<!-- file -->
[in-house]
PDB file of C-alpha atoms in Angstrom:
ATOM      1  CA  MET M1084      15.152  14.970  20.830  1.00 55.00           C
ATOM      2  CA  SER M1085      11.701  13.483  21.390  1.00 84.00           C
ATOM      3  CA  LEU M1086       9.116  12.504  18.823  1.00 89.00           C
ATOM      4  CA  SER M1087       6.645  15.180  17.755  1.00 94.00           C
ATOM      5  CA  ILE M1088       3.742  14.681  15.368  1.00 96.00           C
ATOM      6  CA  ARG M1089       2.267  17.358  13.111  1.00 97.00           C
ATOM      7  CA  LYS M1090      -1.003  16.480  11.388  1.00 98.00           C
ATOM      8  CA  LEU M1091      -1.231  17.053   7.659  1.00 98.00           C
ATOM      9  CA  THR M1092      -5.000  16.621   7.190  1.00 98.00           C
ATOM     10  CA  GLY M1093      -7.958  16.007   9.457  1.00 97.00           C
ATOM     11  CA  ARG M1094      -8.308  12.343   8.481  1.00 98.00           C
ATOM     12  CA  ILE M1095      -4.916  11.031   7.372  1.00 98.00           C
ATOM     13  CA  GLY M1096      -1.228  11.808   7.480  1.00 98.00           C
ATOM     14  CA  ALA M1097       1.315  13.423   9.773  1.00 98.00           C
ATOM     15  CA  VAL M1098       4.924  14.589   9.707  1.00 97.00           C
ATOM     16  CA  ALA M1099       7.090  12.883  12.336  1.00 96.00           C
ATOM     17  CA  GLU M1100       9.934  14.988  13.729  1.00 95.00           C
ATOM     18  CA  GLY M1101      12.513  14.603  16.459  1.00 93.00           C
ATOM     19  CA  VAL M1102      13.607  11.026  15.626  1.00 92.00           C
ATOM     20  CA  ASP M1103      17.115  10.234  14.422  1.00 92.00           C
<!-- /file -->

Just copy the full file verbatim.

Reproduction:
[in-house]
PDB file of C-alpha atoms in Angstrom:
ATOM      1  CA  MET M1084      15.152  14.970  20.830  1.00 55.00           C
ATOM      2  CA  SER M1085      11.701  13.483  21.390  1.00 84.00           C
ATOM      3  CA  LEU M1086       9.116  12.504  18.823  1.00 89.00           C
ATOM      4  CA  SER M1087       6.645  15.180  17.755  1.00 94.00           C
ATOM      5  CA  ILE M1088       3.742  14.681  15.368  1.00 96.00           C
ATOM      6  CA  ARG M1089       2.267  17.358  13.111  1.00 97.00           C
ATOM      7  CA  LYS M1090      -1.003  16.480  11.388  1.00 98.00           C
ATOM      8  CA  LEU M1091      -1.231  17.053   7.659  1.00 98.00           C
ATOM      9  CA  THR M1092      -5.000  16.621   7.190  1.00 98.00           C
ATOM     10  CA  GLY M1093      -7.958  16.007   9.457  1.00 97.00           C
ATOM     11  CA  ARG M1094      -8.308  12.343   8.481  1.00 98.00           C
ATOM     12  CA  ILE M1095      -4.916  11.031   7.372  1.00 98.00           C
ATOM     13  CA  GLY M1096      -1.228  11.808   7.480  1.00 98.00           C
ATOM     14  CA  ALA M1097       1.315  13.423   9.773  1.00 98.00           C
ATOM     15  CA  VAL M1098       4.924  14.589   9.707  1.00 97.00           C
ATOM     16  CA  ALA M1099       7.090  12.883  12.336  1.00 96.00           C
ATOM     17  CA  GLU M1100       9.934  14.988  13.729  1.00 95.00           C
ATOM     18  CA  GLY M1101      12.513  14.603  16.459  1.00 93.00           C
ATOM     19  CA  VAL M1102      13.607  11.026  15.626  1.00 92.00           C
ATOM     20  CA  ASP M1103      17.115  10.234  14.422  1.00 92.00           C